What I do want to do is to examine the comments of Sir Alex Ferguson who said the other day that Rooney has been feeling the strain of the media scrutiny he has been under and suggested that may be having an influence on the form of his mercurial striker.
Once again on Saturday, Rooney cut a forlorn figure in large parts of United’s draw at Bolton. There is no doubt that he is still a very long way short of his best. He has managed just one goal in six games and has looked a shadow of the player he was last season. He has continued in the same wretched form that he showed for England in the World Cup.
Former England boss Kevin Keegan has spoken out against the criticism of media scrutiny. He told ESPN,
“You can’t then turn around and say there’s too much paparazzi around or too much publicity. You can’t have all the contracts, sell your wedding to magazines and things like this, and suddenly say, ‘That’s the tap I want to turn on but we want to turn the other one off’. It’s just one tap and I know from when I played that if you are advertising boots and all these things, you have to go and make appearances. You are going to appear in the paper. But the one thing I would say is keep your home and your family out of it and just take your endorsements if that’s what you want to do. One minute you are courting it, the next minute you’re saying ‘I don’t want this’.”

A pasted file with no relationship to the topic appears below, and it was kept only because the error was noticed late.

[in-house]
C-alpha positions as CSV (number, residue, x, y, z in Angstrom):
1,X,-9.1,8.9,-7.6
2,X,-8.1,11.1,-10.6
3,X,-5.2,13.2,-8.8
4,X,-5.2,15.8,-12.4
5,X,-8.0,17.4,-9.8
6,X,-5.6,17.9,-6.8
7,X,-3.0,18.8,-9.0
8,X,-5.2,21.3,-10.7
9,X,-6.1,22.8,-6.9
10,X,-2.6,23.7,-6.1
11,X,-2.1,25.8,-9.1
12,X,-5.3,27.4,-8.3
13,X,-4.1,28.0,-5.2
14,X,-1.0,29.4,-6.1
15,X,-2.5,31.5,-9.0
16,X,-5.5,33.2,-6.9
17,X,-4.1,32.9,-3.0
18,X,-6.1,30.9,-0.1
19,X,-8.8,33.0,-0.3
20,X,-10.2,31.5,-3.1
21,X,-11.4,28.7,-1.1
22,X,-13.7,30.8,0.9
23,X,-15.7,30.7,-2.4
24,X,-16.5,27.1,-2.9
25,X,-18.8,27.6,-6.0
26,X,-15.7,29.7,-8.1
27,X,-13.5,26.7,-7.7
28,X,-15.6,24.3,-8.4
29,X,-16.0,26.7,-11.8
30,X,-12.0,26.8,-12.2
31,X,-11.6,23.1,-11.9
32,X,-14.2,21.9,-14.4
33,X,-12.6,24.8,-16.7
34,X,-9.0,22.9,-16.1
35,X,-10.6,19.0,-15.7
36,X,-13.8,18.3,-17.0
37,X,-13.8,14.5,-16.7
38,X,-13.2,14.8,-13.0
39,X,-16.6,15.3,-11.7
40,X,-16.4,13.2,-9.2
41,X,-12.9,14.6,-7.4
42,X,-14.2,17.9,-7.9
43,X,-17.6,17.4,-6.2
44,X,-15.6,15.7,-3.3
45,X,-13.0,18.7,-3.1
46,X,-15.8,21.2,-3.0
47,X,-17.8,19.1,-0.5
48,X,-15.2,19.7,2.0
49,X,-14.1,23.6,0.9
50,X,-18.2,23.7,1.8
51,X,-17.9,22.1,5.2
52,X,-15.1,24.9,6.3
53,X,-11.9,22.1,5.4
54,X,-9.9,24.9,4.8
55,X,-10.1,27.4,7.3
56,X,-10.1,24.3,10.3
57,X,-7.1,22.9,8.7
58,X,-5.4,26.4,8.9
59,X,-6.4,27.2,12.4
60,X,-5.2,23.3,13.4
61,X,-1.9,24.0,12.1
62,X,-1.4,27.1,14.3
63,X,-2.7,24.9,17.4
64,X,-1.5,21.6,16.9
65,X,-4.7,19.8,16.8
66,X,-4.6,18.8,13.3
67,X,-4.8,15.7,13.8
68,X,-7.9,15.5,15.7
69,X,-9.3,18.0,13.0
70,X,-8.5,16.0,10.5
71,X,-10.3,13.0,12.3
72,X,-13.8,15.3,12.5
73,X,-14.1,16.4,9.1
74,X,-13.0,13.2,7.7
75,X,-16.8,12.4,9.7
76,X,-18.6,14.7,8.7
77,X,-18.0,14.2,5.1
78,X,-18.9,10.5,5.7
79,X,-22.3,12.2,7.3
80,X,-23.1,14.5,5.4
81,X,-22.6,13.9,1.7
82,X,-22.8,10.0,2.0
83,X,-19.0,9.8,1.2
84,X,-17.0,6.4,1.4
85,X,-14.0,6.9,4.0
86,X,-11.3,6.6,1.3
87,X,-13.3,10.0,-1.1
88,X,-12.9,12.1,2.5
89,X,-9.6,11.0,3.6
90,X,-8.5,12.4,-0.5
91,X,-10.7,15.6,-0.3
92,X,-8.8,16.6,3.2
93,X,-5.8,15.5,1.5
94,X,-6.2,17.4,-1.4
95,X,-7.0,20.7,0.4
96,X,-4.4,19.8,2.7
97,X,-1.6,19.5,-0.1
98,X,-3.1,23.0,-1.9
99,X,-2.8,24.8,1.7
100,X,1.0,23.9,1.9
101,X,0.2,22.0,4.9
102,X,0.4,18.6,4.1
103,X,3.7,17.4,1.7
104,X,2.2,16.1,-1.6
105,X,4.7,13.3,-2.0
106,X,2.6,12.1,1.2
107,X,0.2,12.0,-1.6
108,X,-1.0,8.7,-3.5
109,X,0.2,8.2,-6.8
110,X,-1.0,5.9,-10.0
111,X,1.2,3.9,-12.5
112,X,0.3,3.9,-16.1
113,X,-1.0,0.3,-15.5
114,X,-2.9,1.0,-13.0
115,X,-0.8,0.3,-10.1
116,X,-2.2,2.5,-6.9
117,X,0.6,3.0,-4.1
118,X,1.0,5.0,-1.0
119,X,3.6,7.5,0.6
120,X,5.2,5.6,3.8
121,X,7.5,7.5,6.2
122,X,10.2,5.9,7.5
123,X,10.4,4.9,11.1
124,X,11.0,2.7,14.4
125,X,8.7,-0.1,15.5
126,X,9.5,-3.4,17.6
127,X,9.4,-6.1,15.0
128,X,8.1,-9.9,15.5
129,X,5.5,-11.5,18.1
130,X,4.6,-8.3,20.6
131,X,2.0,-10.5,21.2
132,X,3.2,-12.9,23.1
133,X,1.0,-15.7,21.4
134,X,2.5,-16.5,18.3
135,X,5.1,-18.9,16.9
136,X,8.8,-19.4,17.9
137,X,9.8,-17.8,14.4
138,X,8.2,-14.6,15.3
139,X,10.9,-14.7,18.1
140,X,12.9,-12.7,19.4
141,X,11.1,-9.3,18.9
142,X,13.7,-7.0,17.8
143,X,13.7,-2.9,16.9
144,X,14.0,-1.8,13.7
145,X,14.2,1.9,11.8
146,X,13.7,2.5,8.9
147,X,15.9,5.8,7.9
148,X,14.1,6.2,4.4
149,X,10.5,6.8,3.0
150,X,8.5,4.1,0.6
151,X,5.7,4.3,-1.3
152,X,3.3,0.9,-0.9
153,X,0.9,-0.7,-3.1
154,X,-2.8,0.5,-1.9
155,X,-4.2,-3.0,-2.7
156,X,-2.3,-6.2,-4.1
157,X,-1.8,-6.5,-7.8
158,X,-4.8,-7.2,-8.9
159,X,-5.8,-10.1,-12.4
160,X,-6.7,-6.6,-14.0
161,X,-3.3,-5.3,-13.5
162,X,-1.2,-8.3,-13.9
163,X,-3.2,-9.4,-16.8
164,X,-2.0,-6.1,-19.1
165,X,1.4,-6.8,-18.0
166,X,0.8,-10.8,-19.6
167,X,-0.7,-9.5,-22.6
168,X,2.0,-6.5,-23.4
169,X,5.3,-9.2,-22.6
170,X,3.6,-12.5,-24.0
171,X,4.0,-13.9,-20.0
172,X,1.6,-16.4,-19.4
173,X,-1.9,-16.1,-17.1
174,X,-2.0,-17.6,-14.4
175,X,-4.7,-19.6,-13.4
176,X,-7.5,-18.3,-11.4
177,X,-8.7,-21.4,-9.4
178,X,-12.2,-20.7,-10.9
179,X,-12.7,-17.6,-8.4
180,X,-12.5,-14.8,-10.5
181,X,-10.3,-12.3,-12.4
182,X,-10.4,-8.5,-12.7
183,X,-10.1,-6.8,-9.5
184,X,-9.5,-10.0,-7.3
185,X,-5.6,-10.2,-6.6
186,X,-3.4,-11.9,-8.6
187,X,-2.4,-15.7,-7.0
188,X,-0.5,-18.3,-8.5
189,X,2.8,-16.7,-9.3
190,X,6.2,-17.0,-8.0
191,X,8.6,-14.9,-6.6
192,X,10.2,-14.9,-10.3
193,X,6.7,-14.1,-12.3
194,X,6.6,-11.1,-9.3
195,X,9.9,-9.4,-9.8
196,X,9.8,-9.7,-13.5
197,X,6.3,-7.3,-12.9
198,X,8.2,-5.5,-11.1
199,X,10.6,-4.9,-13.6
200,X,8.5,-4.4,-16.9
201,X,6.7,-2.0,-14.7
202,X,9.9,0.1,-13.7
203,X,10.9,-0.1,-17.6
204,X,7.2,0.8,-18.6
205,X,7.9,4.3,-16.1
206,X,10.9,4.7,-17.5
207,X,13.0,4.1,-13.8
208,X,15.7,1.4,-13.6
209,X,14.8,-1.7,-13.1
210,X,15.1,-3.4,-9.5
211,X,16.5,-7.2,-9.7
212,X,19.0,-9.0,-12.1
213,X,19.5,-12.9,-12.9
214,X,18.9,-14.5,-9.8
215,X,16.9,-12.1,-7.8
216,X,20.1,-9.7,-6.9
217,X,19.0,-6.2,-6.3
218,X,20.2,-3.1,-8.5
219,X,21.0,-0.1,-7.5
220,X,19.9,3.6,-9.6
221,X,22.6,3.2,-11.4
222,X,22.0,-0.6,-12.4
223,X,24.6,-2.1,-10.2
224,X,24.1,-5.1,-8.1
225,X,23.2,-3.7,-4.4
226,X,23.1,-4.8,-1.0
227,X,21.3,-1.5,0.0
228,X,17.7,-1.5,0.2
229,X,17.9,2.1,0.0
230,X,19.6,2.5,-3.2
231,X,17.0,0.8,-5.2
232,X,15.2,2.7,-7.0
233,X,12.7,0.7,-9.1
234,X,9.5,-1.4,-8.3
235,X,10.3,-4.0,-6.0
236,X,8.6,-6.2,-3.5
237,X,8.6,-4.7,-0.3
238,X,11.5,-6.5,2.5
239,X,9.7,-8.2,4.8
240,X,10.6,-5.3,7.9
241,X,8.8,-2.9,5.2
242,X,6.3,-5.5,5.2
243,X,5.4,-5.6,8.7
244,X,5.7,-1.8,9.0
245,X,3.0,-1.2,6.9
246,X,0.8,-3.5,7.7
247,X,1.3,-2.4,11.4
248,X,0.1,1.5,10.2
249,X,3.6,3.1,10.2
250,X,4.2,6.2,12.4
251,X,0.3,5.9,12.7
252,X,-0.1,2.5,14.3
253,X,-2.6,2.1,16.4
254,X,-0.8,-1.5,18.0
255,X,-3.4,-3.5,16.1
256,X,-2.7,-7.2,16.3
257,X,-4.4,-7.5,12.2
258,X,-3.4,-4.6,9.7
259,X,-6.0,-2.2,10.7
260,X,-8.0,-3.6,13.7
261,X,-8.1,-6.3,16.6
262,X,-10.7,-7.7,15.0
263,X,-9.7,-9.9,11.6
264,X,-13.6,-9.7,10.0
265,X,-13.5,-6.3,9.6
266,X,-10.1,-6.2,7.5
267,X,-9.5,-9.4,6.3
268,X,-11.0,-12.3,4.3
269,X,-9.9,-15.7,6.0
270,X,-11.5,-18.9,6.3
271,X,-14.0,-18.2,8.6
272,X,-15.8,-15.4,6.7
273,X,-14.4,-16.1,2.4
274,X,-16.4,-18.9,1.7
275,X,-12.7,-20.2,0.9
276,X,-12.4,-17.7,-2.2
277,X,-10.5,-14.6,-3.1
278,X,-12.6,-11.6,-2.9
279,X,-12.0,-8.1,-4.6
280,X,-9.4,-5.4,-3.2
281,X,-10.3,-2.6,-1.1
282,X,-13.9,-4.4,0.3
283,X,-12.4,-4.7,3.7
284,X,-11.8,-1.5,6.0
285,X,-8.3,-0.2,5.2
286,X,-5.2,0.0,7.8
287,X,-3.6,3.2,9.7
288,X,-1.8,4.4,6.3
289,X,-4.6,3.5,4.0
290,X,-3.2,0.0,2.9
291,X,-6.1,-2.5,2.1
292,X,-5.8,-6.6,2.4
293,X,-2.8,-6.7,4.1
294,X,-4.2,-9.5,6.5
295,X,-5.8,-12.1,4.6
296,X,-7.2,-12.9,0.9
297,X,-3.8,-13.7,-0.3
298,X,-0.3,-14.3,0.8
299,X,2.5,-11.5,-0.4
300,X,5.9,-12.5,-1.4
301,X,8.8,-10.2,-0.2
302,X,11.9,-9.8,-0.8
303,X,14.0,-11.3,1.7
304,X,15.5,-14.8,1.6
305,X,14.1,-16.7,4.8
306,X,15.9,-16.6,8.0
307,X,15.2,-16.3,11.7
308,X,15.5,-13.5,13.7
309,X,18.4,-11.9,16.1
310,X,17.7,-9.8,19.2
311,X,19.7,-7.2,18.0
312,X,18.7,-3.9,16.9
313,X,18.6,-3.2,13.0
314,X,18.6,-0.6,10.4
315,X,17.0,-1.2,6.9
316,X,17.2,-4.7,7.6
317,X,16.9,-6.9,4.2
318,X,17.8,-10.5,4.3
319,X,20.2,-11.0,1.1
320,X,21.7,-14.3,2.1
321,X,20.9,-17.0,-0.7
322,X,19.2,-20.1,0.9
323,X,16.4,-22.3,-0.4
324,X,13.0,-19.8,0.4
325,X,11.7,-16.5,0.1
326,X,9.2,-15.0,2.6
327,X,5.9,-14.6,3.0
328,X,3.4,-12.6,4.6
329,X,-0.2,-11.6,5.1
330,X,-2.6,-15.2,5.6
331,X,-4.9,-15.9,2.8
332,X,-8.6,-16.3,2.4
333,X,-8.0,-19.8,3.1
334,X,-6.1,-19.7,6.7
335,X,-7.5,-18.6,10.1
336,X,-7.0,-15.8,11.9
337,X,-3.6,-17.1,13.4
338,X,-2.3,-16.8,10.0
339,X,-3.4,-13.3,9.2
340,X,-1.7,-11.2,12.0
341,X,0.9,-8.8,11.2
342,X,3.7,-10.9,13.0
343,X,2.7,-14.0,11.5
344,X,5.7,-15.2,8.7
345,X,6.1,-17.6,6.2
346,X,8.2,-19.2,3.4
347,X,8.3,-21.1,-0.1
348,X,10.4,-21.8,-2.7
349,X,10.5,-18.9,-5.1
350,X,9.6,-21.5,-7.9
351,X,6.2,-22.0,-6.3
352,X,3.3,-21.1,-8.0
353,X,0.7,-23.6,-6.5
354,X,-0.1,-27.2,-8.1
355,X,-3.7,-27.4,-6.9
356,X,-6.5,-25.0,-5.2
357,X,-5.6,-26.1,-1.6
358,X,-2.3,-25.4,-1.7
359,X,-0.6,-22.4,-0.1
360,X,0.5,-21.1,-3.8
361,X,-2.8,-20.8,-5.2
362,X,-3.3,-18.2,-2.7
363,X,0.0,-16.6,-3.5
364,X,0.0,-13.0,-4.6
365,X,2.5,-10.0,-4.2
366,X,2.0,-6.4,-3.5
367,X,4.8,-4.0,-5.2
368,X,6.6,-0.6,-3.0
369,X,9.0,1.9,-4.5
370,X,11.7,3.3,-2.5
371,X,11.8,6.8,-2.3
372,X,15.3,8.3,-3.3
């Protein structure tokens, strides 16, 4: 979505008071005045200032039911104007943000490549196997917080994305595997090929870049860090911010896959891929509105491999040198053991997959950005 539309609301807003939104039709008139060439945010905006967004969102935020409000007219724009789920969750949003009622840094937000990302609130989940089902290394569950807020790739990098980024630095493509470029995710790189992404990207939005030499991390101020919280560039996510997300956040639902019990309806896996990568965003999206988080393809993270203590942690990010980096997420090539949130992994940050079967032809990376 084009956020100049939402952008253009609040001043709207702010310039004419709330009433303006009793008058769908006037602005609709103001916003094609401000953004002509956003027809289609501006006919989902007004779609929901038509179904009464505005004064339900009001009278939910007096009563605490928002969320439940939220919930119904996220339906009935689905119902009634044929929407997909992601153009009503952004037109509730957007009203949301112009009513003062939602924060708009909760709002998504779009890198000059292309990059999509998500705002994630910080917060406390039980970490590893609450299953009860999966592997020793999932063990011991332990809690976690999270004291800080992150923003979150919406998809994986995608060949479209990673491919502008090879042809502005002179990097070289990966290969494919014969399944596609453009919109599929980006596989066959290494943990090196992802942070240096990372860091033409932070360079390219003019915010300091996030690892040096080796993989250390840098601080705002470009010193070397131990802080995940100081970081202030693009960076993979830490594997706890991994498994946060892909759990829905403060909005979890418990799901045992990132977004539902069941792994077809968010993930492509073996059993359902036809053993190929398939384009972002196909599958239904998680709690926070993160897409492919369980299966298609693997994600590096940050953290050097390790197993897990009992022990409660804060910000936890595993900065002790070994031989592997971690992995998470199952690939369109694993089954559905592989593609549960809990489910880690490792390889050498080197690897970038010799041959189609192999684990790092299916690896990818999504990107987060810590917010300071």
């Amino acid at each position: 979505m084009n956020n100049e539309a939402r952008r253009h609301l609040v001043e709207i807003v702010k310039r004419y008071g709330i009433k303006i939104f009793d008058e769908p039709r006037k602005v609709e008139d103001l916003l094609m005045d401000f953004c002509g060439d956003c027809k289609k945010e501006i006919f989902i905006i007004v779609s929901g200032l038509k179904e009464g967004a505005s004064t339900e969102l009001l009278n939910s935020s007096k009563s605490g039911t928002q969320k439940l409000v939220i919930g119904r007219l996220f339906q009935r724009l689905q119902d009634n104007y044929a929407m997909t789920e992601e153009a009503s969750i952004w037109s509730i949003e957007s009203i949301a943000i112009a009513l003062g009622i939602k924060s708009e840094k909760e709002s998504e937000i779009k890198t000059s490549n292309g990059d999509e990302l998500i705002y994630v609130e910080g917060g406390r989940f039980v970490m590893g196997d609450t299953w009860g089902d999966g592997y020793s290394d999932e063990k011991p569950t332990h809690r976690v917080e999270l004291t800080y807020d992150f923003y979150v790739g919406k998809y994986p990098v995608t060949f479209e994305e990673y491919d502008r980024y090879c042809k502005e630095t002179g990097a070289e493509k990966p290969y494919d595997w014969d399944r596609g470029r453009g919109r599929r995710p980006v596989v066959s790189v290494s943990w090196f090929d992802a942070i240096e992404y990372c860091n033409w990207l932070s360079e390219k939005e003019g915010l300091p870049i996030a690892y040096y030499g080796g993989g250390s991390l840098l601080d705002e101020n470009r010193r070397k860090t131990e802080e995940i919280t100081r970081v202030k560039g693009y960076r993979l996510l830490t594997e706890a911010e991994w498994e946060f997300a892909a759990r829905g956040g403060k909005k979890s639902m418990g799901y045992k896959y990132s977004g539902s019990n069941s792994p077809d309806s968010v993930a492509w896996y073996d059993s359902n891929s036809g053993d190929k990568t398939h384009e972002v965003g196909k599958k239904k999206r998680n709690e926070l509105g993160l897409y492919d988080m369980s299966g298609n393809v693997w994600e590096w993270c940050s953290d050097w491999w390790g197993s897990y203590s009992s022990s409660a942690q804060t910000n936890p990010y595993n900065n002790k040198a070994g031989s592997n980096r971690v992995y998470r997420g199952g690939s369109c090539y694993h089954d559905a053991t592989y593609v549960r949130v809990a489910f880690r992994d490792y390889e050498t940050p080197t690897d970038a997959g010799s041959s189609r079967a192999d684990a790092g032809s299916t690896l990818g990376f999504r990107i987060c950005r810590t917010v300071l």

When Rooney was substituted on Sunday he had an ice pack applied to his ankle, but there was no injury that United feel will keep him out of the Champions League game in Valencia on Wednesday. He simply looks devoid of form and absolutely devoid of confidence.
When Ferguson talked of Rooney feeling the pressure of the media, he claimed that Rooney was not lacking confidence. Keegan disagrees.
“His performance at Bolton tells me his confidence is shot. Last year, you’d fancy him to put some of these chances into the net. For United to get back to where they should be, and winning at places like Bolton, they need to be getting Wayne Rooney firing on all cylinders.”
I think that Keegan has a decent point about the media. The likes of Rooney and other top players use the media to increase their fame and their wealth and help them to have a lavish lifestyle. The flip side of that is that when players step out of line they have to expect the media to make the most of it.
If players do not want the problems that go with this sort of reporting then they should surely withdraw from the benefits as well.
What do you think? Is media intrusion wrong or is it just part of the job and something players need to be able to brush off?
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